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Hollywood's best sent to battle to document, propagandize WWII.

"Five Came Back: A Story of Hollywood and the Second World War" By Mark Harris (511 pages, Penguin, $29.95) follows the tales of five Hollywood directors who enlisted in the United States Army in the Second World War.

Frank Capra, John Ford, John Huston, George Stevens, and William Wyler were all well beyond the age at which they could have been drafted, but decided on their own accord to go against the industry curve and actively join the war effort.

The book opens by painting a peculiar scene: in the late 1930's, the Warner brothers are the only studio heads openly in favor of an American intervention in Europe. A number of factors, including the fact that anti-fascist initiatives in America had roots in socio-communist activism, and disdain for president Franklin D. Roosevelt and his clear left-of-center political alignment, left many studio executives with cold feet when it came to incisive action against Nazism.

Many studio heads were Jewish themselves, and gave generously to Jewish organizations which were involved in anti-Nazi activism. But their status as outsiders (many were first-generation Americans) led them to keep their sympathies mostly private, taking little action to sway public opinion beyond the content of newsreels which preceded the screening of a movie.

Harris explains how the first movie with an explicit anti-Nazi allegory, Juarez, was produced in 1939, when the German seizure of the Czechoslovak Sudetenland was all but inevitable. The first movie to openly reference Nazism, the thriller Confessions of a Nazi Spy, followed later the same year. Both were less than successful in the box office, with the public favoring escapism over geopolitics.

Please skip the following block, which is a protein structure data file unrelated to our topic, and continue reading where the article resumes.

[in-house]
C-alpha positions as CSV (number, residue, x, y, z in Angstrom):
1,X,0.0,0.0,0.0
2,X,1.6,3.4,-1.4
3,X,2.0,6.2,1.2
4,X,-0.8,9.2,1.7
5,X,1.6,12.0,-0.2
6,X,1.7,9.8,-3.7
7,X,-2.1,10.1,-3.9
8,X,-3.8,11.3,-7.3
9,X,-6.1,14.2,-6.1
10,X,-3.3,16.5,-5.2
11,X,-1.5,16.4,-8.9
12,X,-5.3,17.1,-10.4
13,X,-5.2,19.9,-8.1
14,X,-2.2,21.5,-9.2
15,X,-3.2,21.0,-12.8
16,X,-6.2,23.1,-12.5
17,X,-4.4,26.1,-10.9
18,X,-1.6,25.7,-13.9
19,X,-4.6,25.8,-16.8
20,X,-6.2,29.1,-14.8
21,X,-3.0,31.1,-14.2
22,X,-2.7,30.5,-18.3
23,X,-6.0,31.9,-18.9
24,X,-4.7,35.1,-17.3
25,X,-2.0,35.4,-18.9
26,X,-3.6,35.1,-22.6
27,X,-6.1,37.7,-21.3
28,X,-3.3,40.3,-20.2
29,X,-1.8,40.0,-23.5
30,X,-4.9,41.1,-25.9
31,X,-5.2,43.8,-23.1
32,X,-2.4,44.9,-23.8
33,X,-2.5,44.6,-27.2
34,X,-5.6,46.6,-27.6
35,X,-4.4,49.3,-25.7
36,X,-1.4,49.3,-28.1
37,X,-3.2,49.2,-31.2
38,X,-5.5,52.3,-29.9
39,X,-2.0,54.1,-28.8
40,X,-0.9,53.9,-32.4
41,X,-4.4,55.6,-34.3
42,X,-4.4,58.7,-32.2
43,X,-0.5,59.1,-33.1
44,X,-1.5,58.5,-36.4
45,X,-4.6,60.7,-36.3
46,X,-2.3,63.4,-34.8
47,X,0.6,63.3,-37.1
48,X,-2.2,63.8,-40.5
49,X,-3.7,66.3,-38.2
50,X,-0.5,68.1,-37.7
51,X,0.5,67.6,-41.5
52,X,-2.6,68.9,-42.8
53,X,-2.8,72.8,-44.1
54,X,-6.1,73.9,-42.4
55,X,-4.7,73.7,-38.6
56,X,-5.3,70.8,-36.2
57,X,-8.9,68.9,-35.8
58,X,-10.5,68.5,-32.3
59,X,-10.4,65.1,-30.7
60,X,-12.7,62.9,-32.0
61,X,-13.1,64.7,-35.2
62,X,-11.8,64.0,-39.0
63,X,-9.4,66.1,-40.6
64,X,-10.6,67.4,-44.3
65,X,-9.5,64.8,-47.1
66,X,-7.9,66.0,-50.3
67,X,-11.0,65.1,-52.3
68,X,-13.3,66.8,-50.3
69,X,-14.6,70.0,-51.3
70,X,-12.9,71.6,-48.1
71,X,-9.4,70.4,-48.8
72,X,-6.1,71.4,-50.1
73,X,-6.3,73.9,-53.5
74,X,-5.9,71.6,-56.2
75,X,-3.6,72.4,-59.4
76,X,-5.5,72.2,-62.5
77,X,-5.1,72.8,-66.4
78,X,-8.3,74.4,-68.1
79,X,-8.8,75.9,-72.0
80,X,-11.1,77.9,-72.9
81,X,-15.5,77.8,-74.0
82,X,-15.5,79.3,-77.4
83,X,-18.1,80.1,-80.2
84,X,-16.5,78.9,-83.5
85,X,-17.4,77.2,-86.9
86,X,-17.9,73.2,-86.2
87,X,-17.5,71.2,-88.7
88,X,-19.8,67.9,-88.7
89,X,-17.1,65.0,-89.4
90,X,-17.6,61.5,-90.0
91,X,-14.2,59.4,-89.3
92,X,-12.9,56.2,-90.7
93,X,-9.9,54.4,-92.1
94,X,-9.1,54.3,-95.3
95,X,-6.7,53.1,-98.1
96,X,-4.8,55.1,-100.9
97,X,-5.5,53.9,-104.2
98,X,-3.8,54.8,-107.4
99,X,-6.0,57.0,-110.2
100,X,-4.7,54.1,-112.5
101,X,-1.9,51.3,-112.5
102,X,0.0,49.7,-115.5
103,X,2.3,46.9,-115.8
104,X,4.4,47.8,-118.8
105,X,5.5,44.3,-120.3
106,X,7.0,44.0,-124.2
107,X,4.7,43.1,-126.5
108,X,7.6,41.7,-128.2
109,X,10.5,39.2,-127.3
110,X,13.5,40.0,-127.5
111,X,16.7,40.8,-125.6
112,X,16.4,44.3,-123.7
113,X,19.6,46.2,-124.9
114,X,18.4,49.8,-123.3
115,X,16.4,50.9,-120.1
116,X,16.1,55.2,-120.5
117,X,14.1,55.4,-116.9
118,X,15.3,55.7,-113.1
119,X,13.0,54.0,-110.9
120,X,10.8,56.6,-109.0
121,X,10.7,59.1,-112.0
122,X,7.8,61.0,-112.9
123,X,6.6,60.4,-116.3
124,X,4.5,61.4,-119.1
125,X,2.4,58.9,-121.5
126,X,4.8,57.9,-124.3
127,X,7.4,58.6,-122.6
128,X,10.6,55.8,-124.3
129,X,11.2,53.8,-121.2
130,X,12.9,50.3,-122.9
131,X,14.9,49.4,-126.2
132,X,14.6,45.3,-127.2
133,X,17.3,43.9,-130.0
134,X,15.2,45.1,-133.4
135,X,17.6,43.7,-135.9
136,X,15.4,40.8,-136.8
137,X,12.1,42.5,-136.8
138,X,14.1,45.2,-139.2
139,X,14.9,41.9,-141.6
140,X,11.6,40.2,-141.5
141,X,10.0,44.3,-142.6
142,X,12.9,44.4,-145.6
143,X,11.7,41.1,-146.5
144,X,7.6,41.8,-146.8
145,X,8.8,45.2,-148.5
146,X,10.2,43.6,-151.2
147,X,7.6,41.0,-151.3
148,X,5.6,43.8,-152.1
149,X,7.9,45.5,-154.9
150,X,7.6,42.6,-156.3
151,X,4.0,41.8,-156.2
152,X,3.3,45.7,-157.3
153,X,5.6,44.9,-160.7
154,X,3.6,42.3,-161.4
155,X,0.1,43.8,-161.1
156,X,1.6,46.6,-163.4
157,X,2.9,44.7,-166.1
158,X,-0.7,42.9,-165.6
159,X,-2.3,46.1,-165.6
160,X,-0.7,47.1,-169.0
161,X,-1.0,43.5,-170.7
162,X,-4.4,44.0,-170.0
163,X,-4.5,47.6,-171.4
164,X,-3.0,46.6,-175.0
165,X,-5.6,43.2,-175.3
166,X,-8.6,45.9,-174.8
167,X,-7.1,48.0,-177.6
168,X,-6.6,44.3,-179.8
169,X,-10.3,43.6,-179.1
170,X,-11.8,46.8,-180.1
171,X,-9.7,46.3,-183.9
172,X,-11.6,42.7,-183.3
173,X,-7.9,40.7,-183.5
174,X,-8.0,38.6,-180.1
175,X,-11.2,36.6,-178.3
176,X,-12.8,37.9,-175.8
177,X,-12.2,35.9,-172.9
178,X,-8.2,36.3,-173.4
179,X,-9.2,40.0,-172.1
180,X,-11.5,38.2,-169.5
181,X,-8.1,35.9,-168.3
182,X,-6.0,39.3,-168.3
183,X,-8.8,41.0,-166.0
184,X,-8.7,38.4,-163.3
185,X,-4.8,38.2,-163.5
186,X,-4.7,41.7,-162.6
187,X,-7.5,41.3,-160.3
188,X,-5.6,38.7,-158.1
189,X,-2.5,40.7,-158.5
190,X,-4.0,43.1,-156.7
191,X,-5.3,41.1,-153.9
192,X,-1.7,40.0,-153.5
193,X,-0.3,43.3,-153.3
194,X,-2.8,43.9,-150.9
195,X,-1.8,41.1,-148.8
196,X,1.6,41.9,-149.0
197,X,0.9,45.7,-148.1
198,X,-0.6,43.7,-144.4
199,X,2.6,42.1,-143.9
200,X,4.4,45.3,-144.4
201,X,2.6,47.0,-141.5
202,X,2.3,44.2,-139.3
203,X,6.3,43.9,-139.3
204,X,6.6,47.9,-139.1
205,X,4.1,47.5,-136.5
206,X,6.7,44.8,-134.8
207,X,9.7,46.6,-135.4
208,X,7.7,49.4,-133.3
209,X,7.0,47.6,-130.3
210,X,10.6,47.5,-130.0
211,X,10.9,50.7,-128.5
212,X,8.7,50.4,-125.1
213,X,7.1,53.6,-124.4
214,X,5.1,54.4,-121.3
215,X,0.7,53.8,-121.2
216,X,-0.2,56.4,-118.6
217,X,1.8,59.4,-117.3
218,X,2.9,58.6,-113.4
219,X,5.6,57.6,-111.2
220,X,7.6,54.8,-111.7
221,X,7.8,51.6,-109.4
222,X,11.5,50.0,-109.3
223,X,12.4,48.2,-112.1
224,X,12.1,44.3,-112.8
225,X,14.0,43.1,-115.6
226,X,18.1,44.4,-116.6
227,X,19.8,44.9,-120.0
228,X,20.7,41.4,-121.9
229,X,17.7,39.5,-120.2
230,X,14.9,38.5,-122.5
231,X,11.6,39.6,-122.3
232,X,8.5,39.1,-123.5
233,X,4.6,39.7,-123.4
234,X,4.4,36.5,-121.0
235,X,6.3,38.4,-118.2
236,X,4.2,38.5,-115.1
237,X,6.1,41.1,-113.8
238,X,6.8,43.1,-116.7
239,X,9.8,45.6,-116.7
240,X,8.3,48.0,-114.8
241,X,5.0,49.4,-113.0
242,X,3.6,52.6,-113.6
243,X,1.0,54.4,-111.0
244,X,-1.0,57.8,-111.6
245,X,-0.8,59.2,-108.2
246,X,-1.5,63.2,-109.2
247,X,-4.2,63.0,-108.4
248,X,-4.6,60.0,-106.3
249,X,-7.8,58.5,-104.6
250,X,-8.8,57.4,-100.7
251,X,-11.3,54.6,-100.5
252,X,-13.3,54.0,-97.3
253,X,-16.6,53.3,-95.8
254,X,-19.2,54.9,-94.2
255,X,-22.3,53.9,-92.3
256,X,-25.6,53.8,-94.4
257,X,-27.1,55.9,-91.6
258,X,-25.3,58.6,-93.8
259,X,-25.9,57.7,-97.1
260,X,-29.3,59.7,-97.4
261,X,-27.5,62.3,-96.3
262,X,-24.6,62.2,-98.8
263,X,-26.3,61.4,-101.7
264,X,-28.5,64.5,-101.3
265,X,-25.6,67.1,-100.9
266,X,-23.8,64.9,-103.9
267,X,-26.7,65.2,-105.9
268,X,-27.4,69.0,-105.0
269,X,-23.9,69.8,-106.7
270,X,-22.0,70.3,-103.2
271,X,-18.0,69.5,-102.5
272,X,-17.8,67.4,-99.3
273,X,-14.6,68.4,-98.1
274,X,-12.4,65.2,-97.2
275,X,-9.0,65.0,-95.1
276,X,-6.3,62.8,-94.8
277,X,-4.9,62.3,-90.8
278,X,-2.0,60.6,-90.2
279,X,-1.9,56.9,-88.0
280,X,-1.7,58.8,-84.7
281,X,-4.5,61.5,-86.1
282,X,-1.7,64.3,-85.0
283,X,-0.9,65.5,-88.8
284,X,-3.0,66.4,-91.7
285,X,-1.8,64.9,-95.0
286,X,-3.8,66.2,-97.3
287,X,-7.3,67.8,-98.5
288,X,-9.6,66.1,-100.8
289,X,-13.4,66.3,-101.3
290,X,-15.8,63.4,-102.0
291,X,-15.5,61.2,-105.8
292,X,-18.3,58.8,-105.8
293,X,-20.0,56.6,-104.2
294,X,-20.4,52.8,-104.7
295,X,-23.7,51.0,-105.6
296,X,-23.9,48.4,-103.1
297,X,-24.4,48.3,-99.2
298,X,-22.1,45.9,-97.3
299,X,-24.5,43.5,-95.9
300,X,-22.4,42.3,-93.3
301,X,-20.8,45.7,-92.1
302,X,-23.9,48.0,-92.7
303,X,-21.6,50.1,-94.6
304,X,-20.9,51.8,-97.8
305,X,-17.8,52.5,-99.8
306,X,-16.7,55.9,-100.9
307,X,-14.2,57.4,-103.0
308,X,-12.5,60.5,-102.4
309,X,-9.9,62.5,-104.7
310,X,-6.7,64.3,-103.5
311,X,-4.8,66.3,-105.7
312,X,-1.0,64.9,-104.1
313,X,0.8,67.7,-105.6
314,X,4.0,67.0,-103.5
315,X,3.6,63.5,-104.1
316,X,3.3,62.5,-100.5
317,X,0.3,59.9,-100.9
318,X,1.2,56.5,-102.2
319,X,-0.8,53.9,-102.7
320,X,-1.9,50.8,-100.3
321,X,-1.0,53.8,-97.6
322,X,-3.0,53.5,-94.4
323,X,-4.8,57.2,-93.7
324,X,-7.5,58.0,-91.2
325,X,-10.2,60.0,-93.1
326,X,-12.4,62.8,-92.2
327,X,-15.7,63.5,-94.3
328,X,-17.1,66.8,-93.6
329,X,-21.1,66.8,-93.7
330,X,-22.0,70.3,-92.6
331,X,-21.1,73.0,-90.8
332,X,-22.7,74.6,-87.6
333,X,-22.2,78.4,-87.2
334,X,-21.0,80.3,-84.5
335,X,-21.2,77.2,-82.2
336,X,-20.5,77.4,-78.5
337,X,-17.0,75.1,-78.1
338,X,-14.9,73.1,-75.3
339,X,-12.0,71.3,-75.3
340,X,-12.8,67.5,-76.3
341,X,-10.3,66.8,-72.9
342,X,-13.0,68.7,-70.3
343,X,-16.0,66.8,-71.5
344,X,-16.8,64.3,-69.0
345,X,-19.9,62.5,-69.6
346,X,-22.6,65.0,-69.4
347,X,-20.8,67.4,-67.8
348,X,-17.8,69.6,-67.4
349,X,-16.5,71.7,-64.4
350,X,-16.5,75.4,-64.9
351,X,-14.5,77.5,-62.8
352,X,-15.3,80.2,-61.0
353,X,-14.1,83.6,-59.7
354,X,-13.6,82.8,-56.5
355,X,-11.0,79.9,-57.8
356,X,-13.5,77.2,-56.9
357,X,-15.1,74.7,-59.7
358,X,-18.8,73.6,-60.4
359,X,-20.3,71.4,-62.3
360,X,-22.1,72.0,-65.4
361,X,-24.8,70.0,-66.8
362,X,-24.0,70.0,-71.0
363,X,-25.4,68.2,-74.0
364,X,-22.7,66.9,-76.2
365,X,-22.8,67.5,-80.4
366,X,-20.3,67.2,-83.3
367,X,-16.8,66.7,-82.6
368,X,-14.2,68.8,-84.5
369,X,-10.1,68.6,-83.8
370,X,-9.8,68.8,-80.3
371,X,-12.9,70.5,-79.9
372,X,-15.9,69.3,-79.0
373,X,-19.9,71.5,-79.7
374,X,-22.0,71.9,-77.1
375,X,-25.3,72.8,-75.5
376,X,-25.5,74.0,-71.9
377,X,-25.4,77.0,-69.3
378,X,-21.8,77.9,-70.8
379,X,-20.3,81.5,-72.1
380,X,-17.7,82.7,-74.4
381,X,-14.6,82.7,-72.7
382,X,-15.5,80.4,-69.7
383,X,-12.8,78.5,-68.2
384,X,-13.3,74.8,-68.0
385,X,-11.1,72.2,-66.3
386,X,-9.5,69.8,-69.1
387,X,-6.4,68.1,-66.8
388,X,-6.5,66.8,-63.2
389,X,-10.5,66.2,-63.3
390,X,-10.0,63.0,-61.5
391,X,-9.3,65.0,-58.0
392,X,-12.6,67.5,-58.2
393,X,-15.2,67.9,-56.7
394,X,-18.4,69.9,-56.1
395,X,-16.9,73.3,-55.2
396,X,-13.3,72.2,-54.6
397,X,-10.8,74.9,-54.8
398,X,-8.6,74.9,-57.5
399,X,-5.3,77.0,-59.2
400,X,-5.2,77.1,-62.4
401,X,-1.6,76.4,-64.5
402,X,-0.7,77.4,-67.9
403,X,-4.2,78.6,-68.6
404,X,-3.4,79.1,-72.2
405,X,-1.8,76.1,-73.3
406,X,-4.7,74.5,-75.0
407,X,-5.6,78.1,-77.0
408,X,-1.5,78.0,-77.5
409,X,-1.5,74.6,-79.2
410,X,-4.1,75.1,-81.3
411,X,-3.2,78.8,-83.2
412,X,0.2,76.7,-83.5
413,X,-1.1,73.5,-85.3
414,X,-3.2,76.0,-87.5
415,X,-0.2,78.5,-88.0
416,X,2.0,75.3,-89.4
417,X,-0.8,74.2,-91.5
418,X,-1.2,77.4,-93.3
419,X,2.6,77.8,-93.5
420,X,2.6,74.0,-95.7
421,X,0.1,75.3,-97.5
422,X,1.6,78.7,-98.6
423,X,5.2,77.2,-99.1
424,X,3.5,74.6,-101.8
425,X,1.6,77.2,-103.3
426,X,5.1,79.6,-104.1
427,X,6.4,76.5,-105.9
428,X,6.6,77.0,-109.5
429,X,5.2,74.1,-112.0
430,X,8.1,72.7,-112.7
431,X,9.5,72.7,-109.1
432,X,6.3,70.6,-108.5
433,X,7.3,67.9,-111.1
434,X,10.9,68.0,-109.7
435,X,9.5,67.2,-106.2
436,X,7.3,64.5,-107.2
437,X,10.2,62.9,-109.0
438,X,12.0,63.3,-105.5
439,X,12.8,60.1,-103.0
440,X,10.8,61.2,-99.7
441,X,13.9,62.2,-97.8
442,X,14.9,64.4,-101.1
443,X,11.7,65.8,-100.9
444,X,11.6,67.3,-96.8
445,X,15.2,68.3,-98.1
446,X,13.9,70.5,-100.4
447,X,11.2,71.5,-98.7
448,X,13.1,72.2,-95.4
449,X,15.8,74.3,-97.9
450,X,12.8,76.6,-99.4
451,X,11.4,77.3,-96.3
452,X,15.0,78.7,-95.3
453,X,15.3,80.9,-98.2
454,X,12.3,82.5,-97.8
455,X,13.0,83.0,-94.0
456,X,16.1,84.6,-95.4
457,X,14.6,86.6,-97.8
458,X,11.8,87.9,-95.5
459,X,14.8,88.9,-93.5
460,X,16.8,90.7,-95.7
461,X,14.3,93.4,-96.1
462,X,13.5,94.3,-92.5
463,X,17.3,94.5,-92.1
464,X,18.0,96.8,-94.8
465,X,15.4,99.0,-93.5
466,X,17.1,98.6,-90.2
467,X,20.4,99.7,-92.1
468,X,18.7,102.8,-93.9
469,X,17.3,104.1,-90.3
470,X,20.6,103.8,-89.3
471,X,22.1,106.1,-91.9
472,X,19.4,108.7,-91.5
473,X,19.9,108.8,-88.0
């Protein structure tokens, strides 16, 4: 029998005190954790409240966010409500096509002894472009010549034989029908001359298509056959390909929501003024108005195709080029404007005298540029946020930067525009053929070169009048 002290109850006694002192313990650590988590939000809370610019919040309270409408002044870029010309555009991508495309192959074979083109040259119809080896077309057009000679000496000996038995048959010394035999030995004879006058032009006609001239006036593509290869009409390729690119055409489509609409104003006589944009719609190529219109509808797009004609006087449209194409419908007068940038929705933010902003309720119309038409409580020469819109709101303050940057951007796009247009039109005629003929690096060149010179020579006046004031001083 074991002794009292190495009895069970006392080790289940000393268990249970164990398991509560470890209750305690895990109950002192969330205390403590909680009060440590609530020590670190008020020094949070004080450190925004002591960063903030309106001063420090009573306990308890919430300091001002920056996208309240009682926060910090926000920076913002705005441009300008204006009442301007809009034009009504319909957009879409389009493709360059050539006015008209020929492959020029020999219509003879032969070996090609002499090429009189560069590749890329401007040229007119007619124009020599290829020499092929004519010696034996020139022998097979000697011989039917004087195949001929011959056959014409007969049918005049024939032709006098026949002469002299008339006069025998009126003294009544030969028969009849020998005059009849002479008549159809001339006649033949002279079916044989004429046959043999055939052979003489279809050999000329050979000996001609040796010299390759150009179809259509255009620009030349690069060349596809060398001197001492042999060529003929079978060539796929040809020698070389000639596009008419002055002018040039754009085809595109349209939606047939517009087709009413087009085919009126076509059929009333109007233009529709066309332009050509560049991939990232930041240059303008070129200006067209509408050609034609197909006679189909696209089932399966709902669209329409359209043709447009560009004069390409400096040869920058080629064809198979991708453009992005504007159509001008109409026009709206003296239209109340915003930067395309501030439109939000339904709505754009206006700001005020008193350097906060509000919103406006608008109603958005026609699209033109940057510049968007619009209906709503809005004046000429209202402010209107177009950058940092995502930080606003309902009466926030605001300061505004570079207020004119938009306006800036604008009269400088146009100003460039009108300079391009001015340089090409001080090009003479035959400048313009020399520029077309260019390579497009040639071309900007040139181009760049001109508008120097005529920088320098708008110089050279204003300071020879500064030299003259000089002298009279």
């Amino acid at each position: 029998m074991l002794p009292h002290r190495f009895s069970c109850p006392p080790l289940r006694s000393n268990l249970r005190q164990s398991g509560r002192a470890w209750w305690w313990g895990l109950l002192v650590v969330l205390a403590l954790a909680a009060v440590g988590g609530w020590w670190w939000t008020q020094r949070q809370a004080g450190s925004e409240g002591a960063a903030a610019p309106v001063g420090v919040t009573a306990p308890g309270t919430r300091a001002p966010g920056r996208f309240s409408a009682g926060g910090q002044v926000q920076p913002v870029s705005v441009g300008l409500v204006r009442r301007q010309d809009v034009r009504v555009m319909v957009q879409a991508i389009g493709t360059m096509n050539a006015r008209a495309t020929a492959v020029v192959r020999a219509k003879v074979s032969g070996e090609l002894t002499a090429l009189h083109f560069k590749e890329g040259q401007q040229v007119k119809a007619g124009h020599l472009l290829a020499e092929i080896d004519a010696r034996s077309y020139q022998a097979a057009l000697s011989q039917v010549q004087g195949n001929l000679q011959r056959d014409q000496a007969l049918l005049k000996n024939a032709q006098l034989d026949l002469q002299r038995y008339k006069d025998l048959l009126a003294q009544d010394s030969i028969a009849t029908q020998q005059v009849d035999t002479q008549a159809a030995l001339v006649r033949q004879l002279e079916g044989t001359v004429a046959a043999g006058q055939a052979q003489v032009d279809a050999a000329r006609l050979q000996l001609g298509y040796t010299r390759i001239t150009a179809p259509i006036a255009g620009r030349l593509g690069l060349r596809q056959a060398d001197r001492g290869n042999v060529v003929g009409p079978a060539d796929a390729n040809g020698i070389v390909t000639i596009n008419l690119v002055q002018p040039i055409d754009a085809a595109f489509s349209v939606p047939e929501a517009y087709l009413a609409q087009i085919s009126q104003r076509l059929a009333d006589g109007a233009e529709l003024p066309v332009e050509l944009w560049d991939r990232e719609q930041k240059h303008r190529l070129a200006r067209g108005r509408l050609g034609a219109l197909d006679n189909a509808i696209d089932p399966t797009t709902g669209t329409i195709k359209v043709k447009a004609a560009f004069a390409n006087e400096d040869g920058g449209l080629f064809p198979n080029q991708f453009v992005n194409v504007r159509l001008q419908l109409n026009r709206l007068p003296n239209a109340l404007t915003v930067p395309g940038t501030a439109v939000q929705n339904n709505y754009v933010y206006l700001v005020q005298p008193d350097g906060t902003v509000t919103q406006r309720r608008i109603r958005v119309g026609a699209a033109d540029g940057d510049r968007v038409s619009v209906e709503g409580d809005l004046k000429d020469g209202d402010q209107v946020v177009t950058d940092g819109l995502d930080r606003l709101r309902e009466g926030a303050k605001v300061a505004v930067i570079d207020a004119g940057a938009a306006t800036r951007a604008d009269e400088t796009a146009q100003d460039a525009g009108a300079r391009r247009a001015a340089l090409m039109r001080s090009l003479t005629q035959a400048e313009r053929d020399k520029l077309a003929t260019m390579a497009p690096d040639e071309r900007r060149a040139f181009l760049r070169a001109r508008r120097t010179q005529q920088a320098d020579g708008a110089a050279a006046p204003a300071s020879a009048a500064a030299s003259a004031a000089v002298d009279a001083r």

The five directors profiled in this book were left with a clear choice. If they wanted to support their country, they would have to leave Hollywood and go do it themselves.

Frank Capra took the most "direct" route into the war effort. Enlisting at age 44 a few days after Pearl Harbor, he left his role as a headlining director in Hollywood because of what he called guilt, but more closely resembled insecurity stemming from his status as an Italian-born immigrant.

Capra was awarded the rank of Major and was assigned to work directly under Army Chief of Staff George Marshall (who later would become Secretary of State under Truman and masterminded the Marshall Plan). Marshall immediately put Capra to work. Over the course of the war, Capra produced seven documentary films, titled Why We Fight, to be screened to soldiers.

Although doubtlessly of great propagandistic value in terms of their effects on morale, the films also went into great detail explaining the specific social and political situations in Europe and the Far East, laying down in no uncertain terms why, precisely, the American G.I.'s were fighting.

The films were a huge success, both in terms of impact on the troops and in terms of achievement as films. The first in the series, Prelude to War, won the 1943 Academy Award for best documentary. Capra's star power was integral in securing participation from Walt Disney to create animated diagrams, and several Hollywood composers were involved in composing the score; today the films are considered a vital piece of Americana.